November 7, 2016

The father of modern economics and his imbecile kids

Comment on Peter Dorman on ‘The Hard Core of Neoclassical Economics’

Blog-Reference and Blog-Reference on Nov 8

“If we can single out one person as the father of modern economics, it would have to be Paul Samuelson. His Economics: An Introductory Analysis ... became the best selling textbook in history.”#1

Samuelson laid the foundations of what developed into DSGE, which represents the momentary mainstream. Lucas, the public face of DSGE, fondly remembered that “he was bewitched by the beauty and power of Samuelson’s Foundations of Economic Analysis.” We know by now that DSGE in all its variants is an abysmal failure. The actual state is that there is no such thing as an economics that fits the scientific criteria of material and formal consistency.

The point is that Samuelson messed up economics back in 1947 but his intellectual children did not realize it until this very day, to say nothing about rectification.

Initially, things moved into the right direction: “As an undergraduate in the 1930s, Samuelson saw the economics he studied as a disparate collection of ad hoc explanations. ... What the discipline needed, he believed, was a set of unifying, fundamental principles, like those Euclid had provided for geometry and Newton for physics.” (see #1)

Samuelson realized clearly that the enormously productive and successful physics/ mathematics of the first part of the century were driven by the idea of first principles/ultimate reality/axiomatization, with Einstein and Hilbert as key figures.

“When we assemble the facts of a definite, more-or-less comprehensive field of knowledge, we soon notice that these facts are capable of being ordered. This ordering always comes about with the help of a certain framework of concepts .... The framework of concepts is nothing other than the theory of the field of knowledge. ... If we consider a particular theory more closely, we always see that a few distinguished propositions of the field of knowledge underlie the construction of the framework of concepts, and these propositions then suffice by themselves for the construction, in accordance with logical principles, of the entire framework.” (Hilbert)

No doubt, Samuelson’s basic idea was right. Economics was ripe for axiomatization and unification. But then he went off to make economics what Feynman called a cargo cult science, that is, he copied the outer form from wildly successful physics/mathematics without ever grasping the methodological essentials.

And this is what we have today. There is Orthodoxy with ― behavioral ― microfoundations and it has been nicely defined by Krugman: “most of what I and many others do is sorta-kinda neoclassical because it takes the maximization-and-equilibrium world as a starting point.”#2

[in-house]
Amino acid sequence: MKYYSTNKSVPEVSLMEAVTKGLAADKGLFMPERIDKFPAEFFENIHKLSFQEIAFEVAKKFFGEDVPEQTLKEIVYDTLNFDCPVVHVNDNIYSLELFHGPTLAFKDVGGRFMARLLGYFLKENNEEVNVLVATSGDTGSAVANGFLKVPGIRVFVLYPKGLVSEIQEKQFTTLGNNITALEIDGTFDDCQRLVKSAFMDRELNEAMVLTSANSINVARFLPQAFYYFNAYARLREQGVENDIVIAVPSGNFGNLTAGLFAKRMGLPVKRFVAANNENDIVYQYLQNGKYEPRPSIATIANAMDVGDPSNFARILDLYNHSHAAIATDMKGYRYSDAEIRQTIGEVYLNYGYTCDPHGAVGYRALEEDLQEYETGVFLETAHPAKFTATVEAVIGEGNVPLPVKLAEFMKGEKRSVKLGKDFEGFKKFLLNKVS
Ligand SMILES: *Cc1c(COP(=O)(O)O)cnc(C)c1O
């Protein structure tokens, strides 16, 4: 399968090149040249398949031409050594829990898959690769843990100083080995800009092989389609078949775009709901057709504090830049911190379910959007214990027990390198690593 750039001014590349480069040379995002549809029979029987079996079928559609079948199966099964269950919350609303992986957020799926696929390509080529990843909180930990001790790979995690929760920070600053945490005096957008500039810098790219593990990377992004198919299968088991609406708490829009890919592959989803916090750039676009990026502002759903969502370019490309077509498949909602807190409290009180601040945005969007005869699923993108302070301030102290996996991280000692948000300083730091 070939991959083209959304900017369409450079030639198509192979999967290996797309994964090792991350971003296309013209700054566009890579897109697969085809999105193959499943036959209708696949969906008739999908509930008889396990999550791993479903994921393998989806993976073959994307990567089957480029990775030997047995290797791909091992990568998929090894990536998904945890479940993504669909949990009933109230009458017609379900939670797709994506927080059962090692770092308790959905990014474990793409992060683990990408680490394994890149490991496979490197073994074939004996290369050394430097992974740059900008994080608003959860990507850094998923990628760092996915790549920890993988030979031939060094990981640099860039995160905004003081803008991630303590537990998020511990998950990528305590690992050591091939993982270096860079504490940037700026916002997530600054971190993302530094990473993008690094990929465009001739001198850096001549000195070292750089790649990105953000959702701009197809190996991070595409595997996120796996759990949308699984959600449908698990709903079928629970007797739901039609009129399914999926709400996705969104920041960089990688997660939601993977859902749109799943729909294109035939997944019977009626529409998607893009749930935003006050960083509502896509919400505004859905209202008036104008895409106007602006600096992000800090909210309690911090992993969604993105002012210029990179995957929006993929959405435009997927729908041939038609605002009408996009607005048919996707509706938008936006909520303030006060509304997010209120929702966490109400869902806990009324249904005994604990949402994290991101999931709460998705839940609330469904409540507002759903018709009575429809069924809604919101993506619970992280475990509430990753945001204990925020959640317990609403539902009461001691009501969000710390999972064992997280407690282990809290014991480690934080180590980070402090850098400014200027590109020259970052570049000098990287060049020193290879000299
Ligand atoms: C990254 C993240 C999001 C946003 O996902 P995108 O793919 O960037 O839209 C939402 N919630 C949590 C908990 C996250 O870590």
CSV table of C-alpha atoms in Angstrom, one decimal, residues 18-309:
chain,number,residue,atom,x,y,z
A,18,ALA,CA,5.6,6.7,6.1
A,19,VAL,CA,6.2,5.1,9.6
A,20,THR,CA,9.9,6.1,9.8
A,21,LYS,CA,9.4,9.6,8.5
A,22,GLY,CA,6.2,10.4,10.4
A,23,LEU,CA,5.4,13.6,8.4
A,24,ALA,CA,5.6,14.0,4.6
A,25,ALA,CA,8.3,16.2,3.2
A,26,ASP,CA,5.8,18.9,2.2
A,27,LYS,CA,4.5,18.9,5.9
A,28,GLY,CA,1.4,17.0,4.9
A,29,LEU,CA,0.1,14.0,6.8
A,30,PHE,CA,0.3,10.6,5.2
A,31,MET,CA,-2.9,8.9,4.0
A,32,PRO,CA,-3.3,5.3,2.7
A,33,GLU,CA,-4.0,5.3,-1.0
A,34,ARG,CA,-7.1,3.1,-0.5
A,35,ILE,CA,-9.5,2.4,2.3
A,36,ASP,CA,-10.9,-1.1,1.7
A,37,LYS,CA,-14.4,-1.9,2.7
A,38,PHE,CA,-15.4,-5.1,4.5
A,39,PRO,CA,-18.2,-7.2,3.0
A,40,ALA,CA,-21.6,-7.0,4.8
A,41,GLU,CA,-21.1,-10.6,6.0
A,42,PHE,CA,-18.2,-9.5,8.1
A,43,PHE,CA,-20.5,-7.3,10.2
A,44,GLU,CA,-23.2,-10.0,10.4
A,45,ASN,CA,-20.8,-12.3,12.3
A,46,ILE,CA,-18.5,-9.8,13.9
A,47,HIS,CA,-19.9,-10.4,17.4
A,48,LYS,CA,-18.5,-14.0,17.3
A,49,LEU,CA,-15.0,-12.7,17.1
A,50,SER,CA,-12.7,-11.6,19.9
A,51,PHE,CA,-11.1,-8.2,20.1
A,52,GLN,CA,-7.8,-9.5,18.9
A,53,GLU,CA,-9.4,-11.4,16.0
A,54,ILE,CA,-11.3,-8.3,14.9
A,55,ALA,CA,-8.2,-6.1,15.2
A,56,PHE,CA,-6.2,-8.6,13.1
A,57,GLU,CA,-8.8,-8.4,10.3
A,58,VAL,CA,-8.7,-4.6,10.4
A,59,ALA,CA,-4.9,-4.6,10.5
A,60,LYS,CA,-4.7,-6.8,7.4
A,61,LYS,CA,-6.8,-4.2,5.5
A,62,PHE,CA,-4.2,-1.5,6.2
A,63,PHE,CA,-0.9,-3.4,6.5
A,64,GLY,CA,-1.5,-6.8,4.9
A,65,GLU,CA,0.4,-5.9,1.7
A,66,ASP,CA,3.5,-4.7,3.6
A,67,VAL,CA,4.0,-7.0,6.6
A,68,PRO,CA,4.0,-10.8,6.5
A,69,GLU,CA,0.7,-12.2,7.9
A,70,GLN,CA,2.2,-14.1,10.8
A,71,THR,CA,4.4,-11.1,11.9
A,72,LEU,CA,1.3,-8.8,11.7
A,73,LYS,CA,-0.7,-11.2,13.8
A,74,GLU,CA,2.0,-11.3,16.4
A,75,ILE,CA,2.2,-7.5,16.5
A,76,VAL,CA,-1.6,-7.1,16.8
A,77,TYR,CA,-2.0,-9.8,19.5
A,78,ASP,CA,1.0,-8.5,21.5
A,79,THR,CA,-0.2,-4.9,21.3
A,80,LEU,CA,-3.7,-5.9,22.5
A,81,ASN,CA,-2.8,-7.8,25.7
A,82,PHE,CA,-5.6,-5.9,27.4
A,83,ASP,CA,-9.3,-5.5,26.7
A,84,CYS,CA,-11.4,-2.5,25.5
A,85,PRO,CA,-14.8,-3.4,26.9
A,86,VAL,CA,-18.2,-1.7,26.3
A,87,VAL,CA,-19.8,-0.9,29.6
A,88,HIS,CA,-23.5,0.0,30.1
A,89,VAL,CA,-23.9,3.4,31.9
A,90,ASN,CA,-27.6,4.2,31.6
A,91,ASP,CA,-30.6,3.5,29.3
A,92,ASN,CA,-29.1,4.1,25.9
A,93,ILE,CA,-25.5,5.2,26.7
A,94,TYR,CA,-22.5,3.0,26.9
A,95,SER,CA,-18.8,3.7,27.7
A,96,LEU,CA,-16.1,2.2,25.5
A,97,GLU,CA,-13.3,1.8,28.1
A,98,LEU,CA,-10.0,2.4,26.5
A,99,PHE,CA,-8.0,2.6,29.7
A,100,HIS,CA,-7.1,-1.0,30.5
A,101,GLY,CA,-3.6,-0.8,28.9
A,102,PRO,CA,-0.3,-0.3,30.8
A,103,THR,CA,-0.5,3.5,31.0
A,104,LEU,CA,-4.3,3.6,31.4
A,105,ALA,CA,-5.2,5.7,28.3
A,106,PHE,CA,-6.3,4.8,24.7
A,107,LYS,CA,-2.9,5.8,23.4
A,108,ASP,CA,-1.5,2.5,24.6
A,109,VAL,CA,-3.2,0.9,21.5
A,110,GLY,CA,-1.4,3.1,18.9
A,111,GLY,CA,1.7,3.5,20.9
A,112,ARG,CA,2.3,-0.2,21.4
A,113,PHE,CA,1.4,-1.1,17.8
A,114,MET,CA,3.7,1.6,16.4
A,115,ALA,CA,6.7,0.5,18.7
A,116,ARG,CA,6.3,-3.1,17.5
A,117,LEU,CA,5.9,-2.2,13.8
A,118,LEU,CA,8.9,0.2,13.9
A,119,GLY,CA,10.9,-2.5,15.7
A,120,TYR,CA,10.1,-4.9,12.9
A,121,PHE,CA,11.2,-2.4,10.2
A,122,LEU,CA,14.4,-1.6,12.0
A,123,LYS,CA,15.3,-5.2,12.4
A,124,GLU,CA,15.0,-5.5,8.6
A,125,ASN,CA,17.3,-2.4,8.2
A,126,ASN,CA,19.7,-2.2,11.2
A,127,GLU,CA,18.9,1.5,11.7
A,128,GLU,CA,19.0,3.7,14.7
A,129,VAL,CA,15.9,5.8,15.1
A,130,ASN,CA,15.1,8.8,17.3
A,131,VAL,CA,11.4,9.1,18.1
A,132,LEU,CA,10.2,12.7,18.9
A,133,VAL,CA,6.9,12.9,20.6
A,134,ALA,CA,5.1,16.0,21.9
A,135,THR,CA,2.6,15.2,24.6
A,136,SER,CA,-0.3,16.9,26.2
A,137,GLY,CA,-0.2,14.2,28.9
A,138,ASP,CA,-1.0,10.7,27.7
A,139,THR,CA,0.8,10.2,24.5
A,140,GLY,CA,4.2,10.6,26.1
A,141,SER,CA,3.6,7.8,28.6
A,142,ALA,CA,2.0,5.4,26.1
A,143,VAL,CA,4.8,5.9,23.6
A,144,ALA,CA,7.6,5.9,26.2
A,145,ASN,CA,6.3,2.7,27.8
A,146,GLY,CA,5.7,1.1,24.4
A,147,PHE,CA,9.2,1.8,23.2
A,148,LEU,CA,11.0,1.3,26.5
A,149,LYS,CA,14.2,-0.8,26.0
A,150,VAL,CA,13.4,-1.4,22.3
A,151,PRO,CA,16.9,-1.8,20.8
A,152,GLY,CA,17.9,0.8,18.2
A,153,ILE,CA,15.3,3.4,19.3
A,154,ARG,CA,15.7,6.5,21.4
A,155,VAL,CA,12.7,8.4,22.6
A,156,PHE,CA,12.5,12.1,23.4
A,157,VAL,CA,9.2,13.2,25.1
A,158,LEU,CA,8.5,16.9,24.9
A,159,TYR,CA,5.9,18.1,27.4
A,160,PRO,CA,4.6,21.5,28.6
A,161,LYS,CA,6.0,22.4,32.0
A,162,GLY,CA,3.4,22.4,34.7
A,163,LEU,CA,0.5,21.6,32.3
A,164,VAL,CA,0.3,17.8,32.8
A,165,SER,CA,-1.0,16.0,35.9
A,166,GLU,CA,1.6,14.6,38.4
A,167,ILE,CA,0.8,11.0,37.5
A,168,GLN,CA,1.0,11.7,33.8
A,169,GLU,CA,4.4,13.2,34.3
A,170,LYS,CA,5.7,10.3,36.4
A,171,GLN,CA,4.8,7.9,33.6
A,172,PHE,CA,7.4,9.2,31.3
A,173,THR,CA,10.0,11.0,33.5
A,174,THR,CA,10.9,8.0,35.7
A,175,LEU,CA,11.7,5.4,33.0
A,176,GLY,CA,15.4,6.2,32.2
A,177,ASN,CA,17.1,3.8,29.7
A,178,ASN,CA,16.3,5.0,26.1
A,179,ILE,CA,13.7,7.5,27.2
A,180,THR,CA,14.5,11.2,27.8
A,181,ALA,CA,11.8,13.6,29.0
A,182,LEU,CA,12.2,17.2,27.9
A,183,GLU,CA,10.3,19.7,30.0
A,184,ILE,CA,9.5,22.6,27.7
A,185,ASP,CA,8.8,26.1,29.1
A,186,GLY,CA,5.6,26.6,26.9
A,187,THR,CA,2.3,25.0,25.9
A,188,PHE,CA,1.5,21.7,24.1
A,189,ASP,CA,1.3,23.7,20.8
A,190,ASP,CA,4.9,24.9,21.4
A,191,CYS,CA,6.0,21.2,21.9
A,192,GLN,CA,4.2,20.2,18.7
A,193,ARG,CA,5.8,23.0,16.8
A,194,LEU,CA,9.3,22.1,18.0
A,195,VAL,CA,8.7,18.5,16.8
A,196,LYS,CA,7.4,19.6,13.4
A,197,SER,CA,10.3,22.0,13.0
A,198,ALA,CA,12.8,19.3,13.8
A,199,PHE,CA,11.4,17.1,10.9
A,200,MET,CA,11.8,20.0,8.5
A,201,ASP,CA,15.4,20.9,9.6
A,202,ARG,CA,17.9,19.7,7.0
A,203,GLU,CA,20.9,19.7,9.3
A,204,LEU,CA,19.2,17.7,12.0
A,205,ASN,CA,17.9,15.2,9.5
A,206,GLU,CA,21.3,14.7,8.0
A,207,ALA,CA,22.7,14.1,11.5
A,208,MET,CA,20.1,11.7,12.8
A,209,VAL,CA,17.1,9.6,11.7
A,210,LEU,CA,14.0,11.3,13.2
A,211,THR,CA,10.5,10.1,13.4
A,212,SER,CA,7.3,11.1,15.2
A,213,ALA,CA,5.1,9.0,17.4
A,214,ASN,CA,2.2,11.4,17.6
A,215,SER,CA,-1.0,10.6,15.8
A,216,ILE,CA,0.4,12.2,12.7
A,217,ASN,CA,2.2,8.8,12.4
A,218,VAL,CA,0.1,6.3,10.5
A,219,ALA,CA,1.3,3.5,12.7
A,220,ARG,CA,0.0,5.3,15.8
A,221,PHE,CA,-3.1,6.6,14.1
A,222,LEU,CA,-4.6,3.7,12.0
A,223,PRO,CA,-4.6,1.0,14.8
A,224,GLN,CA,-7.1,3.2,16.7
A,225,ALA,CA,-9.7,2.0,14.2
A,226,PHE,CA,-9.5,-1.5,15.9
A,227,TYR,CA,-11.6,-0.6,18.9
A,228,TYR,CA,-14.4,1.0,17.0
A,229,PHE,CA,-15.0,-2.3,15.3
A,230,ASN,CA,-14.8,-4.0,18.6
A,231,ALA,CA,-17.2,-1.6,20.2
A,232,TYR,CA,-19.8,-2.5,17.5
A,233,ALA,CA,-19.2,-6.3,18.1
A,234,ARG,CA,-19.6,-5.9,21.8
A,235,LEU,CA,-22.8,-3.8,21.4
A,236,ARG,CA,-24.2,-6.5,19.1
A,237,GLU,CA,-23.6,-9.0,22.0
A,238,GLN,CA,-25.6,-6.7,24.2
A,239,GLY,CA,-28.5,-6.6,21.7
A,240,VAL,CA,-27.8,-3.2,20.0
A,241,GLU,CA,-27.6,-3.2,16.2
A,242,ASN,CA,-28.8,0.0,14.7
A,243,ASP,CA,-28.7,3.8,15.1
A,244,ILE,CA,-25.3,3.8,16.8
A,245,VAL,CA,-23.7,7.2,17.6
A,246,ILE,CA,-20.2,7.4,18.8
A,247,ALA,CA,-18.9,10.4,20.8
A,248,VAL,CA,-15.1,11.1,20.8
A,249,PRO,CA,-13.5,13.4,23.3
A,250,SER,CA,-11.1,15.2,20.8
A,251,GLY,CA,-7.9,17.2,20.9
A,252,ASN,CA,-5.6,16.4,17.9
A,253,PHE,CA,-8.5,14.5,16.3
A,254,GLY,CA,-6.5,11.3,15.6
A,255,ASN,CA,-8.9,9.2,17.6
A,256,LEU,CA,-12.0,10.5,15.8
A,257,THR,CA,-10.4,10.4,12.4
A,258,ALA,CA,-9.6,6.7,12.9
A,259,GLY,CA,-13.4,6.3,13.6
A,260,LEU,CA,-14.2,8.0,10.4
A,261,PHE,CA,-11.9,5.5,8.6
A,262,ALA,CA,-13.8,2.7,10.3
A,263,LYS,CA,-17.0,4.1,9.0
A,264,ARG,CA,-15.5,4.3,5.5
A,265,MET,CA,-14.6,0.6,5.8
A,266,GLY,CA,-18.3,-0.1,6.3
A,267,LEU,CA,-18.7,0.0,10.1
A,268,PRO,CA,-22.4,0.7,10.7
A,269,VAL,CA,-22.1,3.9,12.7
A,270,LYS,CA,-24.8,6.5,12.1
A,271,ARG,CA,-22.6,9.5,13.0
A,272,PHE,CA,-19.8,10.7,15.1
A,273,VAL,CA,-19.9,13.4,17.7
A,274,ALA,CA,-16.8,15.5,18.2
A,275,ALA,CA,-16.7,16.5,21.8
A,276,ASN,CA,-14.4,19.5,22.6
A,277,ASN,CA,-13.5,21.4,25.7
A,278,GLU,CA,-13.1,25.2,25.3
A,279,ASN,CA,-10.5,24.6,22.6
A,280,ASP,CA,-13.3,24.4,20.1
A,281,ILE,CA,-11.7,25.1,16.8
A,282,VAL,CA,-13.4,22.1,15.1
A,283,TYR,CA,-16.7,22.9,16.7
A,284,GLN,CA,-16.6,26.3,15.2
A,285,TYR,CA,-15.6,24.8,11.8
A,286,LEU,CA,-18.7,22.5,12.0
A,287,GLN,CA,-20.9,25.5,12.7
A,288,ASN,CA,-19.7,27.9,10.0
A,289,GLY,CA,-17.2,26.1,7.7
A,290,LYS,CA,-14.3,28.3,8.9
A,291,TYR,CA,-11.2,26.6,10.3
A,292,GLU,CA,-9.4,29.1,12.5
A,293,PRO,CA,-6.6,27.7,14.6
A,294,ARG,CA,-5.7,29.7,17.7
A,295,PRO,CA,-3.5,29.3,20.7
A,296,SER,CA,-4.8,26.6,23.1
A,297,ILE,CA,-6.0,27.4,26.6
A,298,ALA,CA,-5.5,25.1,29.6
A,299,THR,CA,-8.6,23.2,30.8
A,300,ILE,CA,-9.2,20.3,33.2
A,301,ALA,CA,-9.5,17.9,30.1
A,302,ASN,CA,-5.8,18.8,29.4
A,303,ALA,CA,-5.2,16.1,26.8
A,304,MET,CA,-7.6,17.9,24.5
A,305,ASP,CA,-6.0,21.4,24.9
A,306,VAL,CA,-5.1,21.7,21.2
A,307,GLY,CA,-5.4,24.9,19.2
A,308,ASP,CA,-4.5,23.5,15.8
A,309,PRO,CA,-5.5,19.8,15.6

Methodologically, these premises are forever unacceptable.#3 One tends to think that some smart person would, for example, soon have realized that it is inadmissible to take equilibrium into the premises. This is what is known since antiquity as petitio principii. Yet, it did not happen.

Next, there is Keynesianism with ― structural/systemic ― macrofoundations.#4

These formal foundations are conceptually and logically defective because Keynes never came to grips with profit. Methodologically, Keynes’s hard core premises are forever unacceptable.

In Samuelson’s synthesis, the defective Walrasian microfoundations and the defective Keynesian macrofoundations were cobbled together. Samuelson’s textbook consisted of two well-balanced halves: micro and macro. Needless to emphasize that both halves did not logically fit together.

Science is committed to material and formal consistency. Samuelson’s textbook had ― with a probability close to 1 ― the lowermost scientific content of all textbooks ever written. Supply-demand-equilibrium will forever stand out as the silliest model in the history of sciences.

The fact of the matter is: the micro axioms are inconsistent, the macro axioms are inconsistent, and the synthesis of the two sets is by consequence also inconsistent. No hard core wherever one looks.

By implication, economic policy guidance NEVER had sound theoretical foundations. Whatever economists in general or Samuelson, in particular, have argued for or against the market economy has no scientific content at all. Whatever one hears from the right side or the left side about how the economy works is not more than unfounded political blather.

Contemporary economics in its orthodox and heterodox variants is the epitome of a collective aberration that started with the father of modern economics 69 years ago and is still going on. Scientifically rather untalented, Samuelson’s professional offspring never figured out the methodological hard core of economics.#5 Until this day, economics in its actual realization as Walrasianism, Keynesianism, Marxianism, Austrianism is a heap of proto-scientific rubbish.

Egmont Kakarot-Handtke

#1 See ‘Euclidean economics’, Kelvin Rowley profiles the leading figure in postwar economics, Paul Samuelson
#2 More detailed, the starting point is given with these hard core propositions, a.k.a. axioms: “HC1 economic agents have preferences over outcomes; HC2 agents individually optimize subject to constraints; HC3 agent choice is manifest in interrelated markets; HC4 agents have full relevant knowledge; HC5 observable outcomes are coordinated, and must be discussed with reference to  equilibrium states.” (Weintraub)
#3 For details and proofs see blog  and working papers
#4 Keynes started the macrofoundations research program in the General Theory formally as follows: “Income = value of output = consumption + investment. Saving = income - consumption. Therefore saving = investment.”
#5 The solution consists in new macrofoundations. For the correct axiomatic hard core see ‘From Orthodoxy to Heterodoxy to Sysdoxy